NEW YORK — At this juncture in what must at times be a very surreal life, Katie Holmes, a tabloid staple and yet a favorite daughter of Toledo, Ohio, now finds herself on Broadway in a play by Theresa Rebeck, playing a lower-middle-class character who grew up and remained single in another city in the Buckeye State. It's impossible to watch Holmes — who somehow has retained an air of fresh-faced Midwestern guilelessness — without wondering how she actually feels playing lonely but lovable Lorna of Cincinnati, who is what Holmes perhaps might have become had life taken a very different turn. Would she have been happy?
It's a relevant question when it comes to "Dead Accounts," a new play that is so obsessed with contrasting New York values and Midwestern values that it sometimes feels as if every line starts with "here in the Midwest" or "People in New York …" Rebeck clearly intends to lampoon her mercurial Manhattan milieu and treat the Midwest without the usual condescension. But one of the many problems with this script, which is entertaining and zesty in a moment-by-moment way but really does not hang together as a credible dramatic story, is that it relies on the dodgy assumption that people in Cincinnati actually define themselves, all the time, as heart-of-America Midwesterners, when, in fact, they think of themselves as Cincinnatians, residents of a pretty urbane locale.
"Dead Accounts" follows the return to the Ohio homestead of Jack (Norbert Leo Butz), an exuberant but jumpy fellow who apparently has acquired a great deal of money and now is spending it all on ice cream, pizza and chili. He arrives to a family in some crisis. Both his sister Lorna and their mom, Barbara (Jane Houdyshell), are caring for their father, sick and unseen in an upstairs room. Jack's follower-type childhood pal, Phil (Josh Hamilton), who still holds a candle for Lorna, is around to offer more Ohio color. And then there is the matter of Jenny (Judy Greer), Jack's rich, bitchy, very New York wife. What is up with her and her marriage?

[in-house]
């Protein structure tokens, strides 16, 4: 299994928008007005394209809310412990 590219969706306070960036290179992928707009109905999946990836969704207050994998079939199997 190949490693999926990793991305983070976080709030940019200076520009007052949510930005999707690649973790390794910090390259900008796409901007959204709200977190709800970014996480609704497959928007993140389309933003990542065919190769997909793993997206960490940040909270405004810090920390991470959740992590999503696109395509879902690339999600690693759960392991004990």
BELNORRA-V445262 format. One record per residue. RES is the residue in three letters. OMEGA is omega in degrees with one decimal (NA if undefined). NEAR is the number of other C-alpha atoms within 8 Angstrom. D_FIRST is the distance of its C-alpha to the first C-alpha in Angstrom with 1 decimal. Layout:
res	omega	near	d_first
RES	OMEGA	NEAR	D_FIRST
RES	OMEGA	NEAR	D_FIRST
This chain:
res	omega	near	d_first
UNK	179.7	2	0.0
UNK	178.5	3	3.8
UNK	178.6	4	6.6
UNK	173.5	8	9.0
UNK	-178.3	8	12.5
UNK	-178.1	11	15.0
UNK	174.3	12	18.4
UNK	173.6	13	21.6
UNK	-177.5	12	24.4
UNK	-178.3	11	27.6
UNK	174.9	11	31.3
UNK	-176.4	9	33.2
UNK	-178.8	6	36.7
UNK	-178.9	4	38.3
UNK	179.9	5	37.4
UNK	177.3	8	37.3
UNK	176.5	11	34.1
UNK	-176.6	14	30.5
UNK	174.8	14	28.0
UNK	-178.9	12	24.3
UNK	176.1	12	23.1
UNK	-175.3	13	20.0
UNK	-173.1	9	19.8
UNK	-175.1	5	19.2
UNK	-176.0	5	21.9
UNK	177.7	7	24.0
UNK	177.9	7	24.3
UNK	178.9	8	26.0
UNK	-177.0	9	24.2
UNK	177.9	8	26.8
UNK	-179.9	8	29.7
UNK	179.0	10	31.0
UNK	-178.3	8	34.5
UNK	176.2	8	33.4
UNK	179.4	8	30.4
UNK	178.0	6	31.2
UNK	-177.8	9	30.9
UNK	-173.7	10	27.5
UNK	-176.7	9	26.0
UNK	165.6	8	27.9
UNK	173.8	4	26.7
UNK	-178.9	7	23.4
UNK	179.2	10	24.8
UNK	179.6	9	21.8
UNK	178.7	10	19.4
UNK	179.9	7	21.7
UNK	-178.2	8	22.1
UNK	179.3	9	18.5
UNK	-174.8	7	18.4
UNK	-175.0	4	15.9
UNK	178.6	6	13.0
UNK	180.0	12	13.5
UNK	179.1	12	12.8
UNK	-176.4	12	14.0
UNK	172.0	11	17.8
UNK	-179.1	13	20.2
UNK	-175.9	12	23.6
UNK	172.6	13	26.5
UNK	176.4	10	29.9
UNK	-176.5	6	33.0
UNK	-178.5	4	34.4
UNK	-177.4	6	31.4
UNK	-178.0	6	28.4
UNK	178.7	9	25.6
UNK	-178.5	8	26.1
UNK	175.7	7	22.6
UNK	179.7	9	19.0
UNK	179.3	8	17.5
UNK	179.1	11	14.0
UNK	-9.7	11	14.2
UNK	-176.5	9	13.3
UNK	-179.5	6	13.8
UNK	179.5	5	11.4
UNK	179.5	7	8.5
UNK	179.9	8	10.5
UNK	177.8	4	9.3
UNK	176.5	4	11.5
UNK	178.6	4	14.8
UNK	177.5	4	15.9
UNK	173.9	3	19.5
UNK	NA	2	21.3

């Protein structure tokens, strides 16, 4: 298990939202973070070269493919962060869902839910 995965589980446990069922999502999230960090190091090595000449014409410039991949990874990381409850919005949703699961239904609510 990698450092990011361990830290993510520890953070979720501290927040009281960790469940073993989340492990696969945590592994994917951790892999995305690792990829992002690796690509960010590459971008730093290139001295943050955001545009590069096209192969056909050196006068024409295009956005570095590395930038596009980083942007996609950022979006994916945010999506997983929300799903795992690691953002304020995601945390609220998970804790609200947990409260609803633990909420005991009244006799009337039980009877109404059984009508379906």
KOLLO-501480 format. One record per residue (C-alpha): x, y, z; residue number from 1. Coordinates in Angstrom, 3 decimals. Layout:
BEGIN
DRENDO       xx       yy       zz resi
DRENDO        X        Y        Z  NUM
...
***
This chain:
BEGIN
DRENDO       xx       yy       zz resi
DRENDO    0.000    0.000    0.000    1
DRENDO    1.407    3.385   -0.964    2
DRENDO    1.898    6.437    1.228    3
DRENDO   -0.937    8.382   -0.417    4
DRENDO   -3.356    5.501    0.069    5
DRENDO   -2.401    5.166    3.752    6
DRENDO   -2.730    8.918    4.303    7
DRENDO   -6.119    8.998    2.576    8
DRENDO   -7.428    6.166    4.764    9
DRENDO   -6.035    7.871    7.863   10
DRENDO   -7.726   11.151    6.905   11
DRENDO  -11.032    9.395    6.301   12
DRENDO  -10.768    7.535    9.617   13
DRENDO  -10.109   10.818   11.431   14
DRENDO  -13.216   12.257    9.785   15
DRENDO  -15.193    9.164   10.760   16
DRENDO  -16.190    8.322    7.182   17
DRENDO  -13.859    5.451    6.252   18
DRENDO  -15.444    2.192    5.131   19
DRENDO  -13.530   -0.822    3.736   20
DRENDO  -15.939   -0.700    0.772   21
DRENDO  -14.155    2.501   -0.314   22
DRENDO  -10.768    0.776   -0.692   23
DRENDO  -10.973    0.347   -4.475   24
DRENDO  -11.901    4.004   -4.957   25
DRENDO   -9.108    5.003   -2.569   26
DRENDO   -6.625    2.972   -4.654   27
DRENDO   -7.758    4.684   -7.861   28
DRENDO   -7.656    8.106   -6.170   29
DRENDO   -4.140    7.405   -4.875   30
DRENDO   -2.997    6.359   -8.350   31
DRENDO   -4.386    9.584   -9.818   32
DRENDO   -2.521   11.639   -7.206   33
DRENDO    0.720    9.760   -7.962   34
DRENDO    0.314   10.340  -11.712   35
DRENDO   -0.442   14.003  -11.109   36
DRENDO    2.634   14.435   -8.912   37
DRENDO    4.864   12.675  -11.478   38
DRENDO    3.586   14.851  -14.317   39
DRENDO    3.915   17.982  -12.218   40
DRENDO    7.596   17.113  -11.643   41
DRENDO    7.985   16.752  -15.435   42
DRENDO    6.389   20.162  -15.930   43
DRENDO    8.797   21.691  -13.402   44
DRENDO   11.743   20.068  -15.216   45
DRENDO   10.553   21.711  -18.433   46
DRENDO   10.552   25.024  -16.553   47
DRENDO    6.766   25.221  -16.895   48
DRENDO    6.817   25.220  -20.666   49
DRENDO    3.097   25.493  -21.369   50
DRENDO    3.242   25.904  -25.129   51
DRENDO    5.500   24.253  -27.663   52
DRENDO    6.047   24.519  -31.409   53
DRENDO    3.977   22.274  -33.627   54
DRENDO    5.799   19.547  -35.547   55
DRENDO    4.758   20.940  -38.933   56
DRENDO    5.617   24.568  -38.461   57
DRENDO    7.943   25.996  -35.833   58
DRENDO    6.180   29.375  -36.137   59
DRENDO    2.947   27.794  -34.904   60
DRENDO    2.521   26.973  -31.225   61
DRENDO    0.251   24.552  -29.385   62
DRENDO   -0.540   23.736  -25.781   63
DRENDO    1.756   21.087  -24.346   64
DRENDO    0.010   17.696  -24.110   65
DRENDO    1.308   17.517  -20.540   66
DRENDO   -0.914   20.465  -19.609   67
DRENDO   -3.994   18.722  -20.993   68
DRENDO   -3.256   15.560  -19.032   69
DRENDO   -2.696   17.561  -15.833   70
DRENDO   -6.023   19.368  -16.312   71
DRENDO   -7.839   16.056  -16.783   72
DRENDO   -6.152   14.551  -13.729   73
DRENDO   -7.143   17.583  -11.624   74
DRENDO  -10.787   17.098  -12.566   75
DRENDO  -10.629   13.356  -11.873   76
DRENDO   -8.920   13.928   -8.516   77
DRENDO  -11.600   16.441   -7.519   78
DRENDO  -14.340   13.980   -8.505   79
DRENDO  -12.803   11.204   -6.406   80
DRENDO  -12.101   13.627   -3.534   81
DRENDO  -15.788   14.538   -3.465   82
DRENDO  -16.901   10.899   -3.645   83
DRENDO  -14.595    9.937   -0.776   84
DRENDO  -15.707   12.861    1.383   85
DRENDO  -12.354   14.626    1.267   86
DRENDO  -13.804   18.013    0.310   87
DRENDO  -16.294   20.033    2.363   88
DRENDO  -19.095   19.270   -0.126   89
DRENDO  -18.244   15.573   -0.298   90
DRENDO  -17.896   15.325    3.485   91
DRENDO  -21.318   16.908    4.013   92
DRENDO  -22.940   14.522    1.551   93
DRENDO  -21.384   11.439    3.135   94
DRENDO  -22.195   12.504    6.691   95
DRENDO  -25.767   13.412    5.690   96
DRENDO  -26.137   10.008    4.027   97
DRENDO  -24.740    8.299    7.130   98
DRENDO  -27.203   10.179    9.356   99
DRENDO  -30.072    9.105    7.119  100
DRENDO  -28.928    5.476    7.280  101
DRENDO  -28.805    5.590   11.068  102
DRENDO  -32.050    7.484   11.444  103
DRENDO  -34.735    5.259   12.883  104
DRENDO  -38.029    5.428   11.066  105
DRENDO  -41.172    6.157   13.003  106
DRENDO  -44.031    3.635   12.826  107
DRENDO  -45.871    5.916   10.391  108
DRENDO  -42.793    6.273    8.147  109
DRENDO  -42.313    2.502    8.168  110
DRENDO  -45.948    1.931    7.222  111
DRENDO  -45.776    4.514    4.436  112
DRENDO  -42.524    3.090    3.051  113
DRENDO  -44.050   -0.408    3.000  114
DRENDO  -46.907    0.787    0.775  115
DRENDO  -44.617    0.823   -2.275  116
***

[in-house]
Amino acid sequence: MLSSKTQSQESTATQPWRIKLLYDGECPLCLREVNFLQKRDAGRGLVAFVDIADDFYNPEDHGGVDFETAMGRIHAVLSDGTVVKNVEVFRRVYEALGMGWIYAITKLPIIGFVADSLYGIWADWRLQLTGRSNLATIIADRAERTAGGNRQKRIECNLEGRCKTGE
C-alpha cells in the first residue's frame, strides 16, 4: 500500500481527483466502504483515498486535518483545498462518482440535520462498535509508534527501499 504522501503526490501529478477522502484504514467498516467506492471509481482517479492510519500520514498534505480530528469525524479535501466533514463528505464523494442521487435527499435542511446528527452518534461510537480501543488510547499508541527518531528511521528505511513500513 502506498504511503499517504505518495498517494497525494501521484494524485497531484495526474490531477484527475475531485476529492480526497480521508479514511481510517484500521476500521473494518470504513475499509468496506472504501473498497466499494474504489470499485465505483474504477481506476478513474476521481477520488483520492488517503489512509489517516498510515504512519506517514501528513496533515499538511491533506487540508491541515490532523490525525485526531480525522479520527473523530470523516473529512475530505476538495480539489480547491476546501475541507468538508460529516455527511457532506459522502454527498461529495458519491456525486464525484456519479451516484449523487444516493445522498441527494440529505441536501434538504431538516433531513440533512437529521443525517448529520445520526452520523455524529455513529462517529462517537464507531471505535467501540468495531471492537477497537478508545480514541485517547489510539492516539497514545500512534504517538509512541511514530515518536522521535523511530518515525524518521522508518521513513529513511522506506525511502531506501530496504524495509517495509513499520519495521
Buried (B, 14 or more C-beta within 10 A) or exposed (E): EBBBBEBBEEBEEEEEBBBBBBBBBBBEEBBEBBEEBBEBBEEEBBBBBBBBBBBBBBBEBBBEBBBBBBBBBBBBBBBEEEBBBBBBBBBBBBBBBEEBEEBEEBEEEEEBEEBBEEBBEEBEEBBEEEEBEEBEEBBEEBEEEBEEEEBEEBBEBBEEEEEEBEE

With the central mystery of how Jack came into his money occupying much of the two hours of stage traffic, "Dead Accounts" holds one's attention, not least because it allows the hyperkinetic Butz to energize the piece. He is a lot of fun throughout, especially when playing opposite Houdyshell's dry wit. Holmes was struggling vocally Wednesday night and generally lacks sufficiently expansive definition, but, in the few moments of actual revelation, she finds some poignancy in her relationship with her character.
None of these actors, though, can help the lack of credibility of some of the play's central devices. In Act 2, events hinge on the morality of stealing money from so-called "dead accounts" at a bank. Yet those assets, surely, would have been turned over to the state.
When Rebeck keeps things in the personal realm, she's on stronger footing. Anyone who has left for the big city will empathize with Butz's Jack, just as those who stay home will recognize Holmes' Lorna.
"Dead Accounts" hints at the very worthwhile notion that two Americas have grown up alongside each other, one in the thrall of religion, the other of money. Holmes, one suspects, knows a good deal more about that kind of stuff than her character ever gets to say here.
"Dead Accounts" plays at the Music Box Theatre, 239 W. 45th St., New York. Call 212-239-6200 or visit deadaccountsonbroadway.com.